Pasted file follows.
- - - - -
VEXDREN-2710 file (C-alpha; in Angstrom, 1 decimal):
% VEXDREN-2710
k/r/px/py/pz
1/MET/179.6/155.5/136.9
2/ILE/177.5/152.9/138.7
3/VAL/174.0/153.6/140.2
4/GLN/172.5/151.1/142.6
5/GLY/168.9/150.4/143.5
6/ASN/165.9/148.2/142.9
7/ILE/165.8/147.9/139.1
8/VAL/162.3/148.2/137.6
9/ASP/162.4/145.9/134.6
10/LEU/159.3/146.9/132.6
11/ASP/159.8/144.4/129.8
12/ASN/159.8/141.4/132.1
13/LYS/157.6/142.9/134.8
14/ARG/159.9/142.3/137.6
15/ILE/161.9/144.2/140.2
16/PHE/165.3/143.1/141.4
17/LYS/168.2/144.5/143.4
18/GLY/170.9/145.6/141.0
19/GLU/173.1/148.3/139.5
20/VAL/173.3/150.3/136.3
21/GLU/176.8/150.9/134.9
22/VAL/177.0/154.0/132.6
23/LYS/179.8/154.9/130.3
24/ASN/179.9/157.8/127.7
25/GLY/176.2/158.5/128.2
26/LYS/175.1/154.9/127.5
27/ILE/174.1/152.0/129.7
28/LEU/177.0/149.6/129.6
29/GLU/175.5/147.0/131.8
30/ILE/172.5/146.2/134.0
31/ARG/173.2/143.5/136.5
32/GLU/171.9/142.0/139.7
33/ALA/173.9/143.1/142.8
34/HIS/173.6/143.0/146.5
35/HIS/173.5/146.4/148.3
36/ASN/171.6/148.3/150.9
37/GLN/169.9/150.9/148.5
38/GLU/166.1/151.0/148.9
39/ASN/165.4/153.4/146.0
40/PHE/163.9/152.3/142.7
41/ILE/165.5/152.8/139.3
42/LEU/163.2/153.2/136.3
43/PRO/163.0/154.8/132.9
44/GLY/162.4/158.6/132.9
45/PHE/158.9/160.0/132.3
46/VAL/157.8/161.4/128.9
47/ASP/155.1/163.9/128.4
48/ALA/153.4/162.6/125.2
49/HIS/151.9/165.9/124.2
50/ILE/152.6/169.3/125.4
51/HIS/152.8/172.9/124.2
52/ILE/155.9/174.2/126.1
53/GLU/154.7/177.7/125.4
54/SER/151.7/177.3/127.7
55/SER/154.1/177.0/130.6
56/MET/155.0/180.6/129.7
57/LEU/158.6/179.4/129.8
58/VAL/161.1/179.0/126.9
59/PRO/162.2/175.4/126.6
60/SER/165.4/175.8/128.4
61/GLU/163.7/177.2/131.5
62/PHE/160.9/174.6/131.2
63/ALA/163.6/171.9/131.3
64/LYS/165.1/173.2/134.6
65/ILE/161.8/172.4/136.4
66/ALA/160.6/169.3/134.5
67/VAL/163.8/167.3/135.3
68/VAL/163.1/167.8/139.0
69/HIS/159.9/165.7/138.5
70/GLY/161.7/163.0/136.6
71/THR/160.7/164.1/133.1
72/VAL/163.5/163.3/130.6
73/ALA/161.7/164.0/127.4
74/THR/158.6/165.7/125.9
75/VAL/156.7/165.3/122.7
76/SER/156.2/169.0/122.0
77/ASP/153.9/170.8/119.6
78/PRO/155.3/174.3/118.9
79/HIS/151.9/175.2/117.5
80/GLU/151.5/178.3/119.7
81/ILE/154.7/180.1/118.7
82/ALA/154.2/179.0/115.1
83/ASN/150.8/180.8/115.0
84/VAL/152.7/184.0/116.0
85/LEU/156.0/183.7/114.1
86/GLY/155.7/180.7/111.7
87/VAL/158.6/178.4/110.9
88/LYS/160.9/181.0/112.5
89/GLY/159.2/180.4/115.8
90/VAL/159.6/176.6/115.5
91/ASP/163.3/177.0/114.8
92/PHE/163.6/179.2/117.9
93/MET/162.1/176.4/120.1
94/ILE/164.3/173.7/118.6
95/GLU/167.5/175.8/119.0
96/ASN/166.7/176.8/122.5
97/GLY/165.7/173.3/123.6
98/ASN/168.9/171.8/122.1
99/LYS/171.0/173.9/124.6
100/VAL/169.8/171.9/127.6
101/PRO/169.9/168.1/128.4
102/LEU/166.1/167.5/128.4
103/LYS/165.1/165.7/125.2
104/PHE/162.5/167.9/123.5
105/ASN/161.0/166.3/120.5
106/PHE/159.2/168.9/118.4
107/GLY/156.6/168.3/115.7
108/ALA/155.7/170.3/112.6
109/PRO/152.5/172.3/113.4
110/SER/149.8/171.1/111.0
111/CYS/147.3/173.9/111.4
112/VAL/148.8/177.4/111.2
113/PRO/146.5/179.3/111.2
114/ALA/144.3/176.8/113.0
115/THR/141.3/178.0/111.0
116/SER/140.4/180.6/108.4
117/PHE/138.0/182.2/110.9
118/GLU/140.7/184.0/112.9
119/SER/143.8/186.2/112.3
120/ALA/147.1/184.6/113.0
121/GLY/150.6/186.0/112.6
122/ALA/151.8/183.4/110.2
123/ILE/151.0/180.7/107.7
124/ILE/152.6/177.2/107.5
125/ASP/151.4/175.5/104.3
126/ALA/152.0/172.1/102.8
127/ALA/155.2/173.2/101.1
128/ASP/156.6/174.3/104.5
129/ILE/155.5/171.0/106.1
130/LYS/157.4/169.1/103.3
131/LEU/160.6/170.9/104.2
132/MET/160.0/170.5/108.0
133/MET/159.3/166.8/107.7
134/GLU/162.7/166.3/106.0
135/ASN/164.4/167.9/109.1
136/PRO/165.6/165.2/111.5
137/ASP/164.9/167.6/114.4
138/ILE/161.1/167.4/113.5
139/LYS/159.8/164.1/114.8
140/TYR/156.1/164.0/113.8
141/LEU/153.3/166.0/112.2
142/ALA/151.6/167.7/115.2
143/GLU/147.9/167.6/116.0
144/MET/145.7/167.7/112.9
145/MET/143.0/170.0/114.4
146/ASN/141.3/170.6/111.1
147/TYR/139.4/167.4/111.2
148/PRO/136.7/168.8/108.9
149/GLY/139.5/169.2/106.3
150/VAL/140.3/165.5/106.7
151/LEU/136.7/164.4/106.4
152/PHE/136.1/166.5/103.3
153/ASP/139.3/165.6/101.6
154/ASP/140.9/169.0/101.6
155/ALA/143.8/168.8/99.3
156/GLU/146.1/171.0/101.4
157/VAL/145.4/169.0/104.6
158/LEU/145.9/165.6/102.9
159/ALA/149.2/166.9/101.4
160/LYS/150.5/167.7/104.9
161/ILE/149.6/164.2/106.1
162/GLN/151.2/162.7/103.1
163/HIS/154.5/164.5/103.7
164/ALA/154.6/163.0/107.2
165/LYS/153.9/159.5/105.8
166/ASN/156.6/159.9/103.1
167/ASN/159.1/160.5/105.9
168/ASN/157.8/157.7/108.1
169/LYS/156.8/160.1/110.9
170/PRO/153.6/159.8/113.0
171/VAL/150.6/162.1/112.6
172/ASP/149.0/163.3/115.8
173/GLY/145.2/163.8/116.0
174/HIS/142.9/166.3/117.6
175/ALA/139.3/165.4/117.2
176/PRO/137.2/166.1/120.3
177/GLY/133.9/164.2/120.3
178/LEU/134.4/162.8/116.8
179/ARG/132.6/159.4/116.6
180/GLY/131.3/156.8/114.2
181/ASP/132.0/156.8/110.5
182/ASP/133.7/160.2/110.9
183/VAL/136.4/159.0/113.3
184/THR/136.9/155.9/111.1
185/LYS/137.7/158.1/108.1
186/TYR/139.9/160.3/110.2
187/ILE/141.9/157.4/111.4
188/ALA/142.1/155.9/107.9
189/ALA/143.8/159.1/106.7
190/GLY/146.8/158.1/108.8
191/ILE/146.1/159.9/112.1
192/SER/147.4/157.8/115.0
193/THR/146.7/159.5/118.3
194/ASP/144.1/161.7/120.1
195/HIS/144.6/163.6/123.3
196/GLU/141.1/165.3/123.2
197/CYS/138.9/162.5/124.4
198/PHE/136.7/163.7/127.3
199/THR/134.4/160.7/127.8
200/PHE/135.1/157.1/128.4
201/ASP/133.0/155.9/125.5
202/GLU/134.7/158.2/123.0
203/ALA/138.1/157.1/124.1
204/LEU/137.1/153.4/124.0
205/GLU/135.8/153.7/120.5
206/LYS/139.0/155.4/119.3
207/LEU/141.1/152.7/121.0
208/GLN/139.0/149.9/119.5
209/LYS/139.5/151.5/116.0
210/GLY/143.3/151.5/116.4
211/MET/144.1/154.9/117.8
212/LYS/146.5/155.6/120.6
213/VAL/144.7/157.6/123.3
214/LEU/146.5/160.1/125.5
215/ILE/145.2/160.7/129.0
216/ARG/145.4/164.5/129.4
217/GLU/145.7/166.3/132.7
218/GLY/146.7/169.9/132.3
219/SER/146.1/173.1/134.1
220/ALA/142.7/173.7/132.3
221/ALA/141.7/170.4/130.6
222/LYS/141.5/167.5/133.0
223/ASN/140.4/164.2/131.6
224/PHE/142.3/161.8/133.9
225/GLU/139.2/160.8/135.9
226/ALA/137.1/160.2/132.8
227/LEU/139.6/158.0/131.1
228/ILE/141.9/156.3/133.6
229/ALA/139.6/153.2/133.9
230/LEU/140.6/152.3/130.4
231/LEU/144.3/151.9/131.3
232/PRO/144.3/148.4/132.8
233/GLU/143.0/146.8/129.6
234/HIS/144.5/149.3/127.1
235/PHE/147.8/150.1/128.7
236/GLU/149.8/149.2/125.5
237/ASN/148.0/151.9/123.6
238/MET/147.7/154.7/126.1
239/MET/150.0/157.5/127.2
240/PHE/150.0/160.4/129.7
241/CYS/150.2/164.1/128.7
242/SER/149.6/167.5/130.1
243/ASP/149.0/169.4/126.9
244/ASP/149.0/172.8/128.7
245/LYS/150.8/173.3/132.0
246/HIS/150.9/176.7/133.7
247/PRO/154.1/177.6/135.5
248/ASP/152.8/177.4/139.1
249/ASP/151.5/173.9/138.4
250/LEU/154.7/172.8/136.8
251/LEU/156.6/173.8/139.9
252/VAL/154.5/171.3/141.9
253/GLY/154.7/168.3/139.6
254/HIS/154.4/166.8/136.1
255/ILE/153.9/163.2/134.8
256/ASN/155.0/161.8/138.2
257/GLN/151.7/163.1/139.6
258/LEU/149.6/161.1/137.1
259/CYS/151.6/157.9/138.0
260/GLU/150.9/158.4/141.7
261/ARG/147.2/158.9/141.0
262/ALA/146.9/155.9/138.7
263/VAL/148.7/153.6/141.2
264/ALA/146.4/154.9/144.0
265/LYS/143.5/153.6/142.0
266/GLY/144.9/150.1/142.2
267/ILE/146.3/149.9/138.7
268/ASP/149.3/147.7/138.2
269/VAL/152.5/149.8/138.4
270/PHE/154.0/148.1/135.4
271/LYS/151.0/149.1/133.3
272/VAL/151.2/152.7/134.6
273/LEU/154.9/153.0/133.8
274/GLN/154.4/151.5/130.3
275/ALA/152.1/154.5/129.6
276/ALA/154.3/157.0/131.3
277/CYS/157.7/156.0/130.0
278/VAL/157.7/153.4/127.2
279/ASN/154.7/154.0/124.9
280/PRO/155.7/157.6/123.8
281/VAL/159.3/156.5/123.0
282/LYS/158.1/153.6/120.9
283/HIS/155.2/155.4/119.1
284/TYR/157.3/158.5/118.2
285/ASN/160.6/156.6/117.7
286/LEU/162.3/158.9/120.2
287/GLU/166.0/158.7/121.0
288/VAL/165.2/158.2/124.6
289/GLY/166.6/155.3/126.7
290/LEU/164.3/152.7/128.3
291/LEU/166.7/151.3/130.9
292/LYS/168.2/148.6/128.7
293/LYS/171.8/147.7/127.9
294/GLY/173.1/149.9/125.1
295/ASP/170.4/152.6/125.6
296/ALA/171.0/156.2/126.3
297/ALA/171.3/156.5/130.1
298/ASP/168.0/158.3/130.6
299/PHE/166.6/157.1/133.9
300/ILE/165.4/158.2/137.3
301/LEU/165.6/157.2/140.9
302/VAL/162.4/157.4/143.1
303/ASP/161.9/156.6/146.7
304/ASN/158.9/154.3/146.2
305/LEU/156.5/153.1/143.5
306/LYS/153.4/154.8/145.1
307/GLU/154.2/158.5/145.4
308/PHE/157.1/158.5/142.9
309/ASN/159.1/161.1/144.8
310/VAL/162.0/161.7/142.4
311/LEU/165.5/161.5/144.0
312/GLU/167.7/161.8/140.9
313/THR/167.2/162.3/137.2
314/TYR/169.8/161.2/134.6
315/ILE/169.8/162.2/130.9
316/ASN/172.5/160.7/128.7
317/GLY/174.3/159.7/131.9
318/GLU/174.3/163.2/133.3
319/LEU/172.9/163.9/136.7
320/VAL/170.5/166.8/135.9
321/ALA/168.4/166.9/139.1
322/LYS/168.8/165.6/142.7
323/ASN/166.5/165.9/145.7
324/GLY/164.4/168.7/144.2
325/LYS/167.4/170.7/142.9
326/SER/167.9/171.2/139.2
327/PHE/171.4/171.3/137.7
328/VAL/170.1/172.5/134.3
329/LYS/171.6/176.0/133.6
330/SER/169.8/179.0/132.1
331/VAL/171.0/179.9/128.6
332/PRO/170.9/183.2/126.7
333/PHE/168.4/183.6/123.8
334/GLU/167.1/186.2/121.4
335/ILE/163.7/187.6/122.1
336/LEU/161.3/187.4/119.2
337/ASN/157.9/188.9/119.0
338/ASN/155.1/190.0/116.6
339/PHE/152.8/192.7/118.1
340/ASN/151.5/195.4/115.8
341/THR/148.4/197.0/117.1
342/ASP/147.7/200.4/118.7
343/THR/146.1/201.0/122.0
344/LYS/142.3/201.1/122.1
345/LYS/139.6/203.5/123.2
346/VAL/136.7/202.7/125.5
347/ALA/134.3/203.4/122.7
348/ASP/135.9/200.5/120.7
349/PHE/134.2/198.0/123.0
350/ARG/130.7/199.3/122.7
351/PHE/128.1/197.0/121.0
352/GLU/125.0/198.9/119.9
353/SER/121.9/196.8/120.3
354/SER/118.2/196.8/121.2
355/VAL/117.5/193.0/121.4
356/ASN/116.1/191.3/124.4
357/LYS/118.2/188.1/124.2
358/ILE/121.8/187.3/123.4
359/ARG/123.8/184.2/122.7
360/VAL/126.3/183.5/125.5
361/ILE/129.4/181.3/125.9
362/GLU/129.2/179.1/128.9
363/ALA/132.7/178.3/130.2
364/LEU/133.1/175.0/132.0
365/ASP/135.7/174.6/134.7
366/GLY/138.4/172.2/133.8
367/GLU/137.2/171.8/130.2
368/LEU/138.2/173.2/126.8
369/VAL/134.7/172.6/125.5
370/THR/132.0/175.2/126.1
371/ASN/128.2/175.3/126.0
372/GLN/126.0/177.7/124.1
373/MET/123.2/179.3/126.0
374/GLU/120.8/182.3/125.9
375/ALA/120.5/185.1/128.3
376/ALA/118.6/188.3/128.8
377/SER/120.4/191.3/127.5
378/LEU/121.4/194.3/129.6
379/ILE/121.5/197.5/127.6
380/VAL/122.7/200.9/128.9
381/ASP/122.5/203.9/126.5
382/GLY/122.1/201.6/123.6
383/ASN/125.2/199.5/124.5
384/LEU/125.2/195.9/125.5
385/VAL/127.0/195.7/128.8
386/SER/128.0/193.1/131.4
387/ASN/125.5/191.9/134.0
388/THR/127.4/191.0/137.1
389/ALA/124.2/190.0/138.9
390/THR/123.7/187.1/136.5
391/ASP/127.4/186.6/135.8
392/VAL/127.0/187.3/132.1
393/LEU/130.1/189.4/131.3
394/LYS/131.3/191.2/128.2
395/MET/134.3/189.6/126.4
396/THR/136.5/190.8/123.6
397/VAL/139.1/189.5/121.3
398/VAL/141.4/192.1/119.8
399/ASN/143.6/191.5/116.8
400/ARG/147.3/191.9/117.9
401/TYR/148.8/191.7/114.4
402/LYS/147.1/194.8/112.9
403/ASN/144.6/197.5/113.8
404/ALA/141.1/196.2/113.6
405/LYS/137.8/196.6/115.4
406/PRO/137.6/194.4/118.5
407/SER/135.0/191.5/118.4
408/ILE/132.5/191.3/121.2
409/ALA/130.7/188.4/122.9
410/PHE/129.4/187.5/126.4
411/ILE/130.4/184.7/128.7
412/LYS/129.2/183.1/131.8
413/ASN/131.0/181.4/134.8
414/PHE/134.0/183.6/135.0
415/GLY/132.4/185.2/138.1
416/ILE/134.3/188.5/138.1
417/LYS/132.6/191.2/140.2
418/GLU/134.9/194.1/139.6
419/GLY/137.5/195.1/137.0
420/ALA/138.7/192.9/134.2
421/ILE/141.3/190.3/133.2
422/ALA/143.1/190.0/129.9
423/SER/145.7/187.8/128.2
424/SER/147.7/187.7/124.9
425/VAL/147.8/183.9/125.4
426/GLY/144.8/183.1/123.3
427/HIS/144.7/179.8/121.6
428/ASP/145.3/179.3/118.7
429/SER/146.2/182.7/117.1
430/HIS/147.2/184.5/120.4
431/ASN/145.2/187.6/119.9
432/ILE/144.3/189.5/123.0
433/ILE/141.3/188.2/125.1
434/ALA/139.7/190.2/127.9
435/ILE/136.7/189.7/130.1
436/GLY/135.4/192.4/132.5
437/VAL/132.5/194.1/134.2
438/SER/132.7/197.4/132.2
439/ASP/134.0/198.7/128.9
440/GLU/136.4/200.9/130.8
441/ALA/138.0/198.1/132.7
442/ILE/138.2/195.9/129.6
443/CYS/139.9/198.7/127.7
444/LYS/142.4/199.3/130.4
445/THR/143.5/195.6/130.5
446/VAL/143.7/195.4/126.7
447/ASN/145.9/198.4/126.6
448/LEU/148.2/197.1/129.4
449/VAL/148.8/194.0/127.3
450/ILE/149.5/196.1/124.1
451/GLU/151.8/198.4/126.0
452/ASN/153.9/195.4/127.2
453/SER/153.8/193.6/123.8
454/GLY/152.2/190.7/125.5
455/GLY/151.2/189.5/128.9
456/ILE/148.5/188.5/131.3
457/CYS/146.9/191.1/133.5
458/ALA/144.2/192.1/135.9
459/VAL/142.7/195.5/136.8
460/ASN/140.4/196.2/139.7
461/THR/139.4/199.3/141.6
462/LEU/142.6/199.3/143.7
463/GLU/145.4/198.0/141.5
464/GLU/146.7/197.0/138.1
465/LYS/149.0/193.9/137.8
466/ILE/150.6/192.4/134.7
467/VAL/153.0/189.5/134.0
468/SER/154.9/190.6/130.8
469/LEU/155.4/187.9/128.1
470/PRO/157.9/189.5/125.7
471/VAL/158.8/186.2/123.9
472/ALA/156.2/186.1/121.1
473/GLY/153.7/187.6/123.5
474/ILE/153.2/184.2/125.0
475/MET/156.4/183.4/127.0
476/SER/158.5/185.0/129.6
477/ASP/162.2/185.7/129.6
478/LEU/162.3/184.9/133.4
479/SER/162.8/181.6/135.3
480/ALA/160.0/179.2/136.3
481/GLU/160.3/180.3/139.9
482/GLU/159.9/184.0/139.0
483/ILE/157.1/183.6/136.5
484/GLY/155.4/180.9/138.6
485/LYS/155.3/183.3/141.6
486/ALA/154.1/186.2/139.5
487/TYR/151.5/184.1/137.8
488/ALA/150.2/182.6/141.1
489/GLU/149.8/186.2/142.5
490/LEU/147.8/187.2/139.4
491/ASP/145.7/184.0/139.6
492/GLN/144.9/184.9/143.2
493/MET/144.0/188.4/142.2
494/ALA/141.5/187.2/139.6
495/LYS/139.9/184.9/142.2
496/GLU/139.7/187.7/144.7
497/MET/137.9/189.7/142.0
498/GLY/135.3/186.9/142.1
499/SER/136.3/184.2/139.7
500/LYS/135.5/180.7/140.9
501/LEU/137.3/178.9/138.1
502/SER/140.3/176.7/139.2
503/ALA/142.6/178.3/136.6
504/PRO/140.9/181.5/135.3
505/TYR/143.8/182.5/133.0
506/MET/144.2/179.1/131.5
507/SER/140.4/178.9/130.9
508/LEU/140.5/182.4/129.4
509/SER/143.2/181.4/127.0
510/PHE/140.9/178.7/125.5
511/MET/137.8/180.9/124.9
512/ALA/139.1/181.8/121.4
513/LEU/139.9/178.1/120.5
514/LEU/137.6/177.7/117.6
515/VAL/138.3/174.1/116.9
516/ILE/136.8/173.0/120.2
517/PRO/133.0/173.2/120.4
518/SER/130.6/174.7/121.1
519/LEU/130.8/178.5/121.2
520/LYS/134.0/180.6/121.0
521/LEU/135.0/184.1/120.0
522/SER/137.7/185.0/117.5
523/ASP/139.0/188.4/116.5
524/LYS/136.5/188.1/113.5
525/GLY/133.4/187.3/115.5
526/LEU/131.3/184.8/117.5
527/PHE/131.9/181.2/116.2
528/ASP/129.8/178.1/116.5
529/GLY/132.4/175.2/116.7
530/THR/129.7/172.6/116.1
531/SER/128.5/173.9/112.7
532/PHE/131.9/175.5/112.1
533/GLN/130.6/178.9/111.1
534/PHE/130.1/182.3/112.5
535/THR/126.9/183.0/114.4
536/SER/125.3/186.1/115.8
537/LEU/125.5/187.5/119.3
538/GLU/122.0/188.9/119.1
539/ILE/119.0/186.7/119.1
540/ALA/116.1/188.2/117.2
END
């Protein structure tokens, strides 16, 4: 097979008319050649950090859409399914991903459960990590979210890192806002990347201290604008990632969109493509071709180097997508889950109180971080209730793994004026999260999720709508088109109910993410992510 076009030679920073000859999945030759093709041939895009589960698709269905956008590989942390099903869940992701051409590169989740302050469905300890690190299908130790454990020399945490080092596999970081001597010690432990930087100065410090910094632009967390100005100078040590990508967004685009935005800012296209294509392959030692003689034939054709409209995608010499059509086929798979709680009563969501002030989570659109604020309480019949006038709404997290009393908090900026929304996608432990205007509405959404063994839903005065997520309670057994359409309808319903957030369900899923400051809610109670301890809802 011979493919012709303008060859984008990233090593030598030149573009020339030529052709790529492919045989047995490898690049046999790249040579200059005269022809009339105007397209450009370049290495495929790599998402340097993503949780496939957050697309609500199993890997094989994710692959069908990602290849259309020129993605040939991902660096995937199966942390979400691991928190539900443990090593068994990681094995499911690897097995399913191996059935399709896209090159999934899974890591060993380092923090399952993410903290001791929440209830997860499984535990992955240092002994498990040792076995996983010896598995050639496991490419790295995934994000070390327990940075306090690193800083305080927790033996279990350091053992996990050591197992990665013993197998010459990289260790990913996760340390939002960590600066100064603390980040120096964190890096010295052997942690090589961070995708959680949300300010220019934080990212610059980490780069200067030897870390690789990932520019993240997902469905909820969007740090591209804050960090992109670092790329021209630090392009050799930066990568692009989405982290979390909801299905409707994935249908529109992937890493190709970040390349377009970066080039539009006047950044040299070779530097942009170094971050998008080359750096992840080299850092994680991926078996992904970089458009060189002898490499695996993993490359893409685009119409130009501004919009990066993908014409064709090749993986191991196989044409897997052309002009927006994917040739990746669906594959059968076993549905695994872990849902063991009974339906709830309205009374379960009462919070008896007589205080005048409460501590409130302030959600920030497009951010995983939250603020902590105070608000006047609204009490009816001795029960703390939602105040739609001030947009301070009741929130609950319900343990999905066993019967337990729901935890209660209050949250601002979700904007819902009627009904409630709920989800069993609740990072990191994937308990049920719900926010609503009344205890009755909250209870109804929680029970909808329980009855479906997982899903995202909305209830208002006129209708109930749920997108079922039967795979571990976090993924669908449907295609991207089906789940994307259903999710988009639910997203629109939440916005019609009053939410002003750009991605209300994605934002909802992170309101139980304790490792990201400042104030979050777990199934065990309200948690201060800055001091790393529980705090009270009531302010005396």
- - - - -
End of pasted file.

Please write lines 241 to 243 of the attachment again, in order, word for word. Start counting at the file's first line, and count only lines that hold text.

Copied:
238/MET/147.7/154.7/126.1
239/MET/150.0/157.5/127.2
240/PHE/150.0/160.4/129.7